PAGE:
This view of the matter will, moreover, have suggested many collateral inferences to anyone thinking over the subject; for instance, that the transfer of consciousness from the Kamaloka to the Devachanic stage of this progression would necessarily be gradual; that in truth, no hard-and-fast line separates the varieties of spiritual conditions, that even the spiritual and physical planes, as psychic faculties in living people show, are not so hopelessly walled off from one another as materialistic theories would suggest; that all states of nature are all around us simultaneously, and appeal to different perceptive faculties; and so on … It is clear that during physical existence people who possess psychic faculties remain in connection with the planes of super-physical consciousness; and although most people may not be endowed with such faculties, we all, as the phenomena of sleep, even, and especially … those of somnambulism or mesmerism, show, are capable of entering into conditions of consciousness that the five physical senses have nothing to do with. We-the souls within us-are not as it were altogether adrift in the ocean of matter. We clearly retain some surviving interest or rights in the shore from which, for a time, we have floated off. The process of incarnation, therefore, is not fully described when we speak of an alternate existence on the physical and spiritual planes, and thus picture the soul as a complete entity slipping entirely from the one state of existence to the other. The more correct definitions of the process would probably represent incarnation as taking place on this physical plane of nature by reason of an efflux emanating from the soul.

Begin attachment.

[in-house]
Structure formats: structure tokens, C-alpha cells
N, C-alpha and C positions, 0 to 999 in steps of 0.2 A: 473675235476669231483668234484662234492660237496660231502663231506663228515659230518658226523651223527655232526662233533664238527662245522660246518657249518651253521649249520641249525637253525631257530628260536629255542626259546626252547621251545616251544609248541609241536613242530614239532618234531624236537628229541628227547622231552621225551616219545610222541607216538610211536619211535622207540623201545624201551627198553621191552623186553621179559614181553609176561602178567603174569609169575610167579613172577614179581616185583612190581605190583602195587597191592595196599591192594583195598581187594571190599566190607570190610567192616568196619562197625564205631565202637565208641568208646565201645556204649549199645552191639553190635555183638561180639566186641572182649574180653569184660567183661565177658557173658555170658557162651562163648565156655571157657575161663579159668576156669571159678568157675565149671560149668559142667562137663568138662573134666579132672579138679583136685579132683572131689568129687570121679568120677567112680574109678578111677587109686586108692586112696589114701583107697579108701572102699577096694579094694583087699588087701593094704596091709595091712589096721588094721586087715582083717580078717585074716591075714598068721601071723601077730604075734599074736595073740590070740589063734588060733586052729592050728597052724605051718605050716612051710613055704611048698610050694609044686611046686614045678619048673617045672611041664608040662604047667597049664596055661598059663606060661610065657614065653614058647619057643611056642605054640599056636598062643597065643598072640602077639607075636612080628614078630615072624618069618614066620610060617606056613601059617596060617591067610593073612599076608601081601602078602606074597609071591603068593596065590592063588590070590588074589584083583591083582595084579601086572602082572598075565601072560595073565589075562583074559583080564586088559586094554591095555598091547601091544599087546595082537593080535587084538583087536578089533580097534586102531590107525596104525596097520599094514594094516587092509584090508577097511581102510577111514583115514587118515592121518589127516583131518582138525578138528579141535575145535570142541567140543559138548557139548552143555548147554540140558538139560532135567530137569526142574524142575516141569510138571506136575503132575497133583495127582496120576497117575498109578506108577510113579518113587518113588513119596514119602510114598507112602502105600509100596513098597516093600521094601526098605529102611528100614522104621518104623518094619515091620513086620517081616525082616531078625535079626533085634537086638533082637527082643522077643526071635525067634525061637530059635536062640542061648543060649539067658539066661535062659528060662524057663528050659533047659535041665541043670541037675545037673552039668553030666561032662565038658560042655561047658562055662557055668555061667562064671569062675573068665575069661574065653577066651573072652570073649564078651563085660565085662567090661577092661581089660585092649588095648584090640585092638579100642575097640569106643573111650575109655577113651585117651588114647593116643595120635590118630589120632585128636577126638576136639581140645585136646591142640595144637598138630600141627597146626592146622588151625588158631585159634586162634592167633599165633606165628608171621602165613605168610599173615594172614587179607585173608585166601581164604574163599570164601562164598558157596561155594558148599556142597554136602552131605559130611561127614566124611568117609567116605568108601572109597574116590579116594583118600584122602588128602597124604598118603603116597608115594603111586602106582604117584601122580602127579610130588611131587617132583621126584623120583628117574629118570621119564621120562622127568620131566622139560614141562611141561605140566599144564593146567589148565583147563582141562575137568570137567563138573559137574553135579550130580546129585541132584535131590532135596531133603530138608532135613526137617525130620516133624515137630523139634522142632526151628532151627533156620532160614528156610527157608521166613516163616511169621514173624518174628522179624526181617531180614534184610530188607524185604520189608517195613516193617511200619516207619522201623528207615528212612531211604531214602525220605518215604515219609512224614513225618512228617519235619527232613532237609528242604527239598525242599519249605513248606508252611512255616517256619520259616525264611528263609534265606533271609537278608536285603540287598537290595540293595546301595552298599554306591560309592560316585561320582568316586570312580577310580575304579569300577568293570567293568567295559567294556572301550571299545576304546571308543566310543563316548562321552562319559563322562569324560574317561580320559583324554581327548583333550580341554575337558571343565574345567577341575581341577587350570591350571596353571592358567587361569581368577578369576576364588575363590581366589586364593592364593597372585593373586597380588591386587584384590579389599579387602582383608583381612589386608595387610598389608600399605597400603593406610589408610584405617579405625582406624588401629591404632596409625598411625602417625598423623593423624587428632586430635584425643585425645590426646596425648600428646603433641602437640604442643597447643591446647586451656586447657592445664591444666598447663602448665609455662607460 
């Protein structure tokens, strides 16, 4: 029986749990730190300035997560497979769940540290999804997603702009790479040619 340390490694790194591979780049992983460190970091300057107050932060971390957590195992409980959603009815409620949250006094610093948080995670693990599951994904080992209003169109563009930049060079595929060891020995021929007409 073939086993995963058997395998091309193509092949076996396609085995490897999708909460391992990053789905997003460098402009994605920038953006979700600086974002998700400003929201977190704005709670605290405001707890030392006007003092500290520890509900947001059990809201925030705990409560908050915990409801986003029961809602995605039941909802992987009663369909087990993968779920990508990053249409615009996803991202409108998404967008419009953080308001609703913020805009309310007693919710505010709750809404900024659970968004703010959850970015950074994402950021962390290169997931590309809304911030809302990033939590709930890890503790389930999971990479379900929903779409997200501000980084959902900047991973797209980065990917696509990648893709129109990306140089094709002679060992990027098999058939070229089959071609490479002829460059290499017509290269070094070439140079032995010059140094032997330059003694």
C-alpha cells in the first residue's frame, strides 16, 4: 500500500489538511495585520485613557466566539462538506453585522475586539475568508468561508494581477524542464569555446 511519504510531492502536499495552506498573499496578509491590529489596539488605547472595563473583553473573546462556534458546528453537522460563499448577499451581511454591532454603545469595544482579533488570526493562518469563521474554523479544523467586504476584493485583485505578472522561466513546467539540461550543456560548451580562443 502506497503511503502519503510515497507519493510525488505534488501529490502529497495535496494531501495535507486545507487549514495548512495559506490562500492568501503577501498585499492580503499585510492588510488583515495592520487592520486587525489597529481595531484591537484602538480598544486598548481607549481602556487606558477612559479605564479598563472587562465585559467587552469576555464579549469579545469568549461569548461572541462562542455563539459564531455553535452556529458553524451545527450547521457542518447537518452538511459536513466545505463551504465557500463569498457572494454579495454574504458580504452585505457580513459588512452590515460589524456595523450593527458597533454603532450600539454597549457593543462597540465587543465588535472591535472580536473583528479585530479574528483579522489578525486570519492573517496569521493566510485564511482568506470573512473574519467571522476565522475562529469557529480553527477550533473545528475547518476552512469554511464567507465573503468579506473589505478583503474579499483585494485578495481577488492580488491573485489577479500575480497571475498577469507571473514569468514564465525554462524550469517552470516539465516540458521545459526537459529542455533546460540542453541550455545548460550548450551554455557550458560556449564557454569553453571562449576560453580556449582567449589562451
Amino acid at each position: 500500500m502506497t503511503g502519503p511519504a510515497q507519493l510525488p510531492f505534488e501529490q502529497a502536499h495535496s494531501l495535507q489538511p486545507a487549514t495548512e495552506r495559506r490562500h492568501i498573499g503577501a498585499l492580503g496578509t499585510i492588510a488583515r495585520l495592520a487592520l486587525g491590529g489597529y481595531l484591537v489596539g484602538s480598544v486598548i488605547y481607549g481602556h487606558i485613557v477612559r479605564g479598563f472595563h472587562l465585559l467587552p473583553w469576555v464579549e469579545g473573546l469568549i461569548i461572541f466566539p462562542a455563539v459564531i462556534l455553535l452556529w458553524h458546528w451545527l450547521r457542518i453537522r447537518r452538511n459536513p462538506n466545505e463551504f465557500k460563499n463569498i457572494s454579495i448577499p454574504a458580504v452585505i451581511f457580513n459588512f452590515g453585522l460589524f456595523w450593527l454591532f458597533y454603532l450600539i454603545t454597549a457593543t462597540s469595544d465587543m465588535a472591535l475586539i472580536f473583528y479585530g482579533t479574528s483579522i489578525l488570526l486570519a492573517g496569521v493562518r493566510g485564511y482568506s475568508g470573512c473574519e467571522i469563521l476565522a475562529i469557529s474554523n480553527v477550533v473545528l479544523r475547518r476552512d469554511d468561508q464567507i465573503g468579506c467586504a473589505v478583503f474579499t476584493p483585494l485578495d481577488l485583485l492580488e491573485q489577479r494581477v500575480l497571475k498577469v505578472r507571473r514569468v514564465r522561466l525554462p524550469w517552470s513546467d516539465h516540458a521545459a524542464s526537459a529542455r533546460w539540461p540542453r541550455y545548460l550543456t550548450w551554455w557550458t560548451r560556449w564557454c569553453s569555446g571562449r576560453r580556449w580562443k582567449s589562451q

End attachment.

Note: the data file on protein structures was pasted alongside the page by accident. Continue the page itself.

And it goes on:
The Spiritual realm would all the while be the proper habitat of the Soul, which would never entirely quit it; and that non-materializable portion of the Soul which abides permanently on the spiritual plane may fitly, perhaps, be spoken of as the Higher Self.
This "Higher Self" is Atma, and of course it is "non-materializable," as Mr. Sinnett says. Even more, it can never be "objective" under any circumstances, even to the highest spiritual perception. For Atma or the "Higher Self" is really Brahma, the Absolute, and indistinguishable from it. In hours of Samadhi, the higher spiritual consciousness of the Initiate is entirely absorbed in the one essence, which is Atma, and therefore, being one with the whole, there can be nothing objective for it. Now some of our Theosophists have got into the habit of using the words Self and Ego as synonymous, of associating the term Self with only man's higher individual or even personal "Self" or Ego,whereas this term ought never to be applied except to the One universal Self. Hence the confusion. Speaking of Manas, the "causal body," we may call it-when connecting it with the Buddhic radiance-the "Higher Ego," never the "Higher Self." For even Buddhi, the "Spiritual Soul," is not the Self, but the vehicle only of Self. All the other "Selves"-such as the "Individual" self and "personal" self-ought never to be spoken or written of without their qualifying and characteristic adjectives.